About 8 million tons of plastic waste enters our oceans every year. That’s roughly 500 pounds per second. The result is predictable: plastics are in everything. They are in Cuvier's beaked whales off the coast of Norway and sperm whales beached in Germany; they are in 90 percent of seabirds; they are in table salt, and also in most tap water samples across the world. More than 80 percent of these marine plastics come from land-based sources.
As a result, plastic has become a subject of increased scrutiny, particularly regarding its potential effects on environmental and human health. At this point, the effects on human health remain largely unknown. “There are more questions than answers,” says Richard Thompson, a professor of marine science and engineering at England’s Plymouth University. Marine plastics act as a sink for other toxic chemicals in the ocean. (This very property of microplastics can also be used to benefit the environment: removing microplastics that have sopped up toxics will remove these other chemicals.) One can safely assume that ingestion of marine plastic debris, whether by people or other animals, therefore means taking a concentrated dose of toxic chemicals in addition to the plastic itself. Externally, and more visibly, marine species frequently suffer from entanglement in plastic debris like discarded fishing nets or choking through ingestion.
Environmental and health effects aside, plastic loss is a basic economic problem. The World Economic Forum estimates that the continuous loss of plastics to the oceans, a material that can be recovered, implies an annual loss of $80-$120 billion worth of material.
That said, there are two reasons this problem is not as visible as one might expect—why you likely did not spot plastics when you last took a walk along the beach. First, more than 50 percent of the plastics in the ocean sink. Imagine the plastic like pepper in your soup, scattered across the ocean column. Second, this pollution is also in the form of “microplastics,” which are less than 5mm (roughly one-fifth of an inch) in diameter. These microplastics are increasingly pervasive—in your face wash, in many whitening toothpastes, in soap and detergents, in tires, in your sportswear, and even in paints. These microplastics get into the drains by one way or the other and it is unclear how many wastewater treatment plants can actually filter them out. Some studies suggest that up to 90 percent of microplastics can be filtered in certain types of wastewater treatment plants. However, if the wastewater treatment plant is unable to capture microplastics they are eventually washed out to the ocean.
How we got to this stage—the WEF describes plastics as “the ubiquitous workhorse material of the modern economy”—is, in some sense, straightforward: plastics are cheap, easy to manufacture, and amazingly versatile—used for toothbrushes, computers, packaging consumer goods, and even for Boeing 787s, where plastic was a light-weighting breakthrough. Plastics are impervious to water and far lighter than wood, stone, metal or glass. They can help preserve food shelf-life and have gone a long way in helping to solve hunger problems around the world. They do not corrode like the metal, nor do they break like the glass.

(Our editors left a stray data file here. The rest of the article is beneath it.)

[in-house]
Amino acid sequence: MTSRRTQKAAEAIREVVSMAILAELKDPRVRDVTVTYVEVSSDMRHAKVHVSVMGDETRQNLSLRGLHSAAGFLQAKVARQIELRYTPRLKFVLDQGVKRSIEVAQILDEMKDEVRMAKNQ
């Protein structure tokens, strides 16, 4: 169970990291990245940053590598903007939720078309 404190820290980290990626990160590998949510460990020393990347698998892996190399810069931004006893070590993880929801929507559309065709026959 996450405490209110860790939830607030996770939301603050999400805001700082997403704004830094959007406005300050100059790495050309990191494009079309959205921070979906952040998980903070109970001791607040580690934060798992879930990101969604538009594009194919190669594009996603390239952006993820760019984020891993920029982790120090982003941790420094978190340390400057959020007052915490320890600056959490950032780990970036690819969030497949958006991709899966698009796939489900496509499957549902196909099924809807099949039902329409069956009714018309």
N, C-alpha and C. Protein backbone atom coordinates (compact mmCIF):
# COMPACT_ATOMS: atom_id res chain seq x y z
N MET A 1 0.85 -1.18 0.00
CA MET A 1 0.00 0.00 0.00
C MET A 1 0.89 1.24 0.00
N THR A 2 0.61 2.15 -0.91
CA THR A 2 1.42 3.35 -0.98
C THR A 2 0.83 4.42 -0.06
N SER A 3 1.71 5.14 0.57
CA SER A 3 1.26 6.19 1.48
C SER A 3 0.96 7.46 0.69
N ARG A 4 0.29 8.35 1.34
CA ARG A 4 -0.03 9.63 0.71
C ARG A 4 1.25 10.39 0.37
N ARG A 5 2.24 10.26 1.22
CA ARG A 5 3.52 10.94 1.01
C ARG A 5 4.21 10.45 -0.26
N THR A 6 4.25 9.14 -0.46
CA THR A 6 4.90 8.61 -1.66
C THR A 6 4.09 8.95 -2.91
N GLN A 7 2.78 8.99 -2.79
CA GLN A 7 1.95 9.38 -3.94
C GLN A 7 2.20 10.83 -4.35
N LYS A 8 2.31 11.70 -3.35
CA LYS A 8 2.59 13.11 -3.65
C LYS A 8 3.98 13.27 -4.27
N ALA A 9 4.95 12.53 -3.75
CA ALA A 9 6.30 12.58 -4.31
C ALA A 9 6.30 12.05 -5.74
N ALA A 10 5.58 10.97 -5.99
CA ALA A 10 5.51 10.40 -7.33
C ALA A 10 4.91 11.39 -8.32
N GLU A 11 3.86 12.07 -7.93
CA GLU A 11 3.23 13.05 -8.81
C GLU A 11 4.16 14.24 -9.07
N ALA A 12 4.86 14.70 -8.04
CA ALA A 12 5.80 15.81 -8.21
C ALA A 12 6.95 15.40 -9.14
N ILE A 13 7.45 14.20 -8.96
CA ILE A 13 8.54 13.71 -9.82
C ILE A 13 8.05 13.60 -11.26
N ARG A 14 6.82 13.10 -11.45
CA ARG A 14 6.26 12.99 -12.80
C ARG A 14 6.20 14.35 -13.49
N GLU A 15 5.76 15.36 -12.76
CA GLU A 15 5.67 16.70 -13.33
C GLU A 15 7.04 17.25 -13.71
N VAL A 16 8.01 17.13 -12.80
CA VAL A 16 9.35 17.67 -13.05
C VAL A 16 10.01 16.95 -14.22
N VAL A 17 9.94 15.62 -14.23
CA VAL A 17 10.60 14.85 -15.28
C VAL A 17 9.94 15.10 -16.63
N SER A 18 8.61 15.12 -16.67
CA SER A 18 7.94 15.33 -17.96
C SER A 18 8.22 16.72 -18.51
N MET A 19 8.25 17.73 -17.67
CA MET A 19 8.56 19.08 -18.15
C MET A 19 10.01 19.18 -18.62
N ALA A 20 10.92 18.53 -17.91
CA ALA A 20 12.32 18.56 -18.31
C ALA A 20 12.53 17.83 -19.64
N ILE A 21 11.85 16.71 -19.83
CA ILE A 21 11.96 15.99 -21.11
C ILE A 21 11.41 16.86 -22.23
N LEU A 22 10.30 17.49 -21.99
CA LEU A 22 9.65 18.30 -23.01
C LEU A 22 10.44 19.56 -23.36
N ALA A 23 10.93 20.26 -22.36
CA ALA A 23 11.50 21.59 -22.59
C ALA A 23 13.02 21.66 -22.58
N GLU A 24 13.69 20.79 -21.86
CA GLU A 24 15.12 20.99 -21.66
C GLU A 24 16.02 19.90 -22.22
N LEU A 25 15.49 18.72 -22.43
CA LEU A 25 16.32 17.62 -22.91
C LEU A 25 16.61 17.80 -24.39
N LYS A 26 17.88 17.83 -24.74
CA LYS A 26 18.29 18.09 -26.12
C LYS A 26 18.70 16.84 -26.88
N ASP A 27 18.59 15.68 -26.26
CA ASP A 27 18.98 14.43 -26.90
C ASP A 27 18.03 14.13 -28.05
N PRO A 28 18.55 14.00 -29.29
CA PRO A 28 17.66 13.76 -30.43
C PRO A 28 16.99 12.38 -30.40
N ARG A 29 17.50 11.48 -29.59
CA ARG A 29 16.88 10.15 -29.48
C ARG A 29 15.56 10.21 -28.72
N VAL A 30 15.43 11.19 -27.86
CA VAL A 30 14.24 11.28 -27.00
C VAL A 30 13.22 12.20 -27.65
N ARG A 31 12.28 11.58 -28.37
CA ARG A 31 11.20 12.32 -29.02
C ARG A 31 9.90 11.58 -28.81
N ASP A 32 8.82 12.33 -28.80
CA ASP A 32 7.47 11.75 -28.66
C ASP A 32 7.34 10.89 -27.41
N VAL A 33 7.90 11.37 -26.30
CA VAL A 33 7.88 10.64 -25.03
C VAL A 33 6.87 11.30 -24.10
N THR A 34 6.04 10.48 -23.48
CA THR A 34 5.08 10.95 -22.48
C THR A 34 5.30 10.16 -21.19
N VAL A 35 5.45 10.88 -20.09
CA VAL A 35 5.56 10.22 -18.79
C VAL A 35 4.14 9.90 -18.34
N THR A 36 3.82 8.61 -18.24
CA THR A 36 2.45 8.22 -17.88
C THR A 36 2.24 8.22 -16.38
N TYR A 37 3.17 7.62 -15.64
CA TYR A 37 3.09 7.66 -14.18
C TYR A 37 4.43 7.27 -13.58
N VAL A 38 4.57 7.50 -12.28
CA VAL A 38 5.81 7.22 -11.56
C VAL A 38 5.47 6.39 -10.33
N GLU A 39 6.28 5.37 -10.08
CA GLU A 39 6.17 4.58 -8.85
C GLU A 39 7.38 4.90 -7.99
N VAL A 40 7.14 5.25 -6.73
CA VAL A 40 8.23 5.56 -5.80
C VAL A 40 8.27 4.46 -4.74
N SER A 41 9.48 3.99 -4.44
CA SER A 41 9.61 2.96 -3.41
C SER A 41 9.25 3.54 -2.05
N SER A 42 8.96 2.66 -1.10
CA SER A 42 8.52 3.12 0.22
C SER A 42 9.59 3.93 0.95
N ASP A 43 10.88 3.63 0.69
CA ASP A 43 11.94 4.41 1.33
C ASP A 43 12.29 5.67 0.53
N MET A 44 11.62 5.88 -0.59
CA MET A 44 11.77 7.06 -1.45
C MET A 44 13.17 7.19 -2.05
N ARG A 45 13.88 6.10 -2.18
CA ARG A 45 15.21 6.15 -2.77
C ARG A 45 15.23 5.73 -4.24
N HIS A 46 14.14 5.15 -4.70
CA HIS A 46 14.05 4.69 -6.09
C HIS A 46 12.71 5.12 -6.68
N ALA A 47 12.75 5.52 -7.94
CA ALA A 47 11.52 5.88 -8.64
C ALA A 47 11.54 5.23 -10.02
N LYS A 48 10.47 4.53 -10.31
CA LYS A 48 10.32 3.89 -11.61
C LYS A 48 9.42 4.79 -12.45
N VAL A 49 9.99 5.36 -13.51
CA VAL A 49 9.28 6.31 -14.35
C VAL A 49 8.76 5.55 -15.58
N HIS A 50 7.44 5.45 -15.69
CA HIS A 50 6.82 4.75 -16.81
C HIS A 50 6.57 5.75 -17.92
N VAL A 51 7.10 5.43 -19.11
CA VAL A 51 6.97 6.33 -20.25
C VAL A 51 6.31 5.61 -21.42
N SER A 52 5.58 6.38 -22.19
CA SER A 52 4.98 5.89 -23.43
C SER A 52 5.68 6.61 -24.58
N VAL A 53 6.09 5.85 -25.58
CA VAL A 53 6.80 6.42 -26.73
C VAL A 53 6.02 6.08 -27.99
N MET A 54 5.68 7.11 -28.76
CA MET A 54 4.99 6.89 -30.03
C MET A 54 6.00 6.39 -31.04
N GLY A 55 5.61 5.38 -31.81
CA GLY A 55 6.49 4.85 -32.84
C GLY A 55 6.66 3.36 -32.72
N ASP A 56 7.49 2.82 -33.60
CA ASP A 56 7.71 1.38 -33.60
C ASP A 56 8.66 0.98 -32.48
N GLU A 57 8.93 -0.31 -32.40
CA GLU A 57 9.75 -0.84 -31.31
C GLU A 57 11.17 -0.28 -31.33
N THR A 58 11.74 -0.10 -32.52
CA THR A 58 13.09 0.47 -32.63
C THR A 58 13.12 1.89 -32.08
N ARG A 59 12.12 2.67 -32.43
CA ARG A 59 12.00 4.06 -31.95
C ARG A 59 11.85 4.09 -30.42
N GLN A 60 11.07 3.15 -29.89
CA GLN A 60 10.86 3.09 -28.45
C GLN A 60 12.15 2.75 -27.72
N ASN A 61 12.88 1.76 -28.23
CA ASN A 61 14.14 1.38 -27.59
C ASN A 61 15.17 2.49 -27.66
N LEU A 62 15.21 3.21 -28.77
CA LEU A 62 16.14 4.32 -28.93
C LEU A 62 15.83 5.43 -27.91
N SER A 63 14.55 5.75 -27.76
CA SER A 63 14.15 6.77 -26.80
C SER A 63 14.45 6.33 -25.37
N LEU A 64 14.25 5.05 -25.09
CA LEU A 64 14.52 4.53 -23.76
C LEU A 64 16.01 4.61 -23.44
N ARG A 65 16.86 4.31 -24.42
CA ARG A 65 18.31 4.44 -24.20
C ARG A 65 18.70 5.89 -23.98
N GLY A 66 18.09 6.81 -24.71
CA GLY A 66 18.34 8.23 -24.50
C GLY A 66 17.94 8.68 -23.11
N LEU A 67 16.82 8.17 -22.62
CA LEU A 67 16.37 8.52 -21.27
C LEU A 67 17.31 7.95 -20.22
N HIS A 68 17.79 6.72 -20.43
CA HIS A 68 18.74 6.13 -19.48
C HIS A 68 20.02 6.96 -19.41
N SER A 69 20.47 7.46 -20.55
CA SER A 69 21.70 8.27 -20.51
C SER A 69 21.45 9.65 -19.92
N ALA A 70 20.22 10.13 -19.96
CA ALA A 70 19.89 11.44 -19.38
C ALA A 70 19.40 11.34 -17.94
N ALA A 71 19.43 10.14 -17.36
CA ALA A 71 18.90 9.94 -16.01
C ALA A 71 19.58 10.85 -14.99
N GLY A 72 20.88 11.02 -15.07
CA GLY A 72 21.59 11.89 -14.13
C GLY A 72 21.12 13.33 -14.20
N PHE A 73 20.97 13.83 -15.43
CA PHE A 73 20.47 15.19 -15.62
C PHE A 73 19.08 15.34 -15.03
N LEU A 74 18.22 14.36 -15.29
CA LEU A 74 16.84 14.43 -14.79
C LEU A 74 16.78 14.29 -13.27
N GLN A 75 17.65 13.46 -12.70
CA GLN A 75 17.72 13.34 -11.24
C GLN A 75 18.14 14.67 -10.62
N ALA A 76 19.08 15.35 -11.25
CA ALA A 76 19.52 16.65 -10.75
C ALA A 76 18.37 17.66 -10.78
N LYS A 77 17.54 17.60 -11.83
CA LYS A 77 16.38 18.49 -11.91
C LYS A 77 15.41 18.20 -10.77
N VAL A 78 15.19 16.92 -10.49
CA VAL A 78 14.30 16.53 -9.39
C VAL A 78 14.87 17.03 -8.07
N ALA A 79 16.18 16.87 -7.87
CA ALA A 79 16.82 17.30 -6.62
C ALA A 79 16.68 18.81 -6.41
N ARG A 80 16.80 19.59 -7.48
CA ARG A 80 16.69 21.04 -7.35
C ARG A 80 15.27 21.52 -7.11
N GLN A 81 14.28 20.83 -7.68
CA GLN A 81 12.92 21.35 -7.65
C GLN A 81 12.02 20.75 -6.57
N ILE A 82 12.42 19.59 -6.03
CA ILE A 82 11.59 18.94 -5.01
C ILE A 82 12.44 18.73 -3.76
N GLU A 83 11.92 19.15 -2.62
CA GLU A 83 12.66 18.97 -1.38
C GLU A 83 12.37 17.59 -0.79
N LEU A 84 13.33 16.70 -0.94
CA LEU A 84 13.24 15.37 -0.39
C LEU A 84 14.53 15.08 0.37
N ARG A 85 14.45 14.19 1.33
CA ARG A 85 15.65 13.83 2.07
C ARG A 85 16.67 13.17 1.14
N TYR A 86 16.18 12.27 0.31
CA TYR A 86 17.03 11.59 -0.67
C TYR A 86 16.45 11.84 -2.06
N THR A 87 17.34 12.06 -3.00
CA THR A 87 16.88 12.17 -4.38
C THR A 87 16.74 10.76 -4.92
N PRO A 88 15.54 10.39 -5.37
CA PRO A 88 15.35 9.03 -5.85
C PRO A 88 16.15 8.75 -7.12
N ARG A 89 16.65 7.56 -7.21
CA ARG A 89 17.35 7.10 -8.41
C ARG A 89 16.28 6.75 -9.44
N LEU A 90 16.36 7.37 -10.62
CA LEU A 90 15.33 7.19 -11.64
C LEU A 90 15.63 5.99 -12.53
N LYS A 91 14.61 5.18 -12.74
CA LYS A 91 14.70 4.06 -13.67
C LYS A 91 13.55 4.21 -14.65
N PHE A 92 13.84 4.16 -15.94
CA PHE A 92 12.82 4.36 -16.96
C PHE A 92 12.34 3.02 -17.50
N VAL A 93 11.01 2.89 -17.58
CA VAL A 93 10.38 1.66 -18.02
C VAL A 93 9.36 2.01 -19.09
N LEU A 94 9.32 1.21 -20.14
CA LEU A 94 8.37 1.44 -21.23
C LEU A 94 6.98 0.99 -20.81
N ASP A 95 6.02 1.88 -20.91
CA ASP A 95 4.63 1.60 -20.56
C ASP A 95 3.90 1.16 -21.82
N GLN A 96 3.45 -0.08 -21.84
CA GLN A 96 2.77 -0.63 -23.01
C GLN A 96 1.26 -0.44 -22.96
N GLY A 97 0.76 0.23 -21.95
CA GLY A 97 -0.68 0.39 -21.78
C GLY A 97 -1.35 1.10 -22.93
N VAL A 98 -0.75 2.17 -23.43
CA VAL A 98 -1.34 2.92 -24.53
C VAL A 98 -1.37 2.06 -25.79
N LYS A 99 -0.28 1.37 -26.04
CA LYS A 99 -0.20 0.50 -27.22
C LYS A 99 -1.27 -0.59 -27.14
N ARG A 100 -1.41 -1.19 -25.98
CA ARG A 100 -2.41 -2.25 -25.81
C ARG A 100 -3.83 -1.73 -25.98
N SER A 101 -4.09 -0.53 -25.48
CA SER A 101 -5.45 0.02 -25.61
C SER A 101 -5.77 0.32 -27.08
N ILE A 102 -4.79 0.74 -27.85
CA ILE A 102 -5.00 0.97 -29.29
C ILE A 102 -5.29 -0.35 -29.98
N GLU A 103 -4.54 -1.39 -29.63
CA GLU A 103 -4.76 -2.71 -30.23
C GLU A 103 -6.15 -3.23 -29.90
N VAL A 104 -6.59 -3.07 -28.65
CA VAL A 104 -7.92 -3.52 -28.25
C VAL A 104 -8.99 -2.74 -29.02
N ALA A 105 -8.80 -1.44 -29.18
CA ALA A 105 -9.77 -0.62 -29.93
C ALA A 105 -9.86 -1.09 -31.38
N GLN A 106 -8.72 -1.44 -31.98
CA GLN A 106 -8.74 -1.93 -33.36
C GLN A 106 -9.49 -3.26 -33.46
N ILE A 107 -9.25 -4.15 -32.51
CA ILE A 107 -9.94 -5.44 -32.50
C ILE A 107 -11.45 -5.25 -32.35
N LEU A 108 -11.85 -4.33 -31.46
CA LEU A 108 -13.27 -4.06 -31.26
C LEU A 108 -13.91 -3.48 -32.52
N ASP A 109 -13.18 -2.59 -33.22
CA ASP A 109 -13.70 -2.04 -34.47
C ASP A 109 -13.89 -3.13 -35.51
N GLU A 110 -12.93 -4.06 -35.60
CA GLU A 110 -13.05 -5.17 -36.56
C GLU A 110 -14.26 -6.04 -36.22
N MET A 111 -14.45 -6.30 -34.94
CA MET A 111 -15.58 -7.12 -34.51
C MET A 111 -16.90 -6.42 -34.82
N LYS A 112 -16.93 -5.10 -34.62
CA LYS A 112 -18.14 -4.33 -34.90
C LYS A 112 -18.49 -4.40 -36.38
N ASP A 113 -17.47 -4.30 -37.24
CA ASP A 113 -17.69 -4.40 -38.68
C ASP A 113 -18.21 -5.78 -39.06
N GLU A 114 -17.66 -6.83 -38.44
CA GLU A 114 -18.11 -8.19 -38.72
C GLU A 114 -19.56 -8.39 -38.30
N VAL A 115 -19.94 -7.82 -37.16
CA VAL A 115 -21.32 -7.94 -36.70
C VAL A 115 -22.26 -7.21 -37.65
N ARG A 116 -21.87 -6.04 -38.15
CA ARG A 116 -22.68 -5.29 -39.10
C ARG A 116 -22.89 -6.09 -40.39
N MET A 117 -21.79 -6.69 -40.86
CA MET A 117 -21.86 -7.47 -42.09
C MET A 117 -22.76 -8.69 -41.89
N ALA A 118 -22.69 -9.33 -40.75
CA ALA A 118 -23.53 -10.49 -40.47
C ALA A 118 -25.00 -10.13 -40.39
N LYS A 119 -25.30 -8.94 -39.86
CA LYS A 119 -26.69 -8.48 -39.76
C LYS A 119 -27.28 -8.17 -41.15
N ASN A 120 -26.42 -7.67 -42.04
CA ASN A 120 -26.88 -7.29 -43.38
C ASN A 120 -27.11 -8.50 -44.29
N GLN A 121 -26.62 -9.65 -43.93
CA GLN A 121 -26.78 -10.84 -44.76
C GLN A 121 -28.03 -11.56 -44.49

Given this versatility, plastic adoption has been pervasive. The shoe industry uses lightweight polyurethane and thermoplastic rubber soles; as you walk, this material sloughs off and washes into waterways. The textile industry has moved from 100 percent cotton to mixed fibers, or even 100 percent polyester fiber in most sportswear. When laundered, these materials shed plastics. Even tires, as they wear, wash microplastics into the drains because they are essentially synthetic rubber made with plastics.
In short, because adoption has been pervasive, the problem is now pervasive.
But solving the problem presents deep and multifaceted challenges. Consider the soft drink industry, one of the most visible users of PET. The introduction of PET plastic bottles in the 1970s made for larger, stronger, and much lighter containers that were essentially sold as one-time use. This helped save on raw material (by weight) and shipping costs; it also saved the hassle of glass buybacks. Soft drink manufacturers passed many of these savings on to consumers. The low prices today reflect both razor-thin operating margins and a conundrum: in efforts to reduce the use of plastic bottles, those who use them will require collaboration from all societal stakeholders and financial contributions in order to provide effective solutions.
Suppliers in many industries have become dependent on the use of plastic; consumers have come to expect the myriad conveniences offered by plastic, which is genuinely something of a wonder-material. In fact, stand-up comedian, George Carlin has performed a satirical routine noting that plastics might be the answer to that age-old philosophical question, “Why are we here?” If that’s the case, then this mundane raison d’etre inherently gives rise to a second, less mundane one: What efforts are being taken to address this problem? Part 2 of this series tackles that question.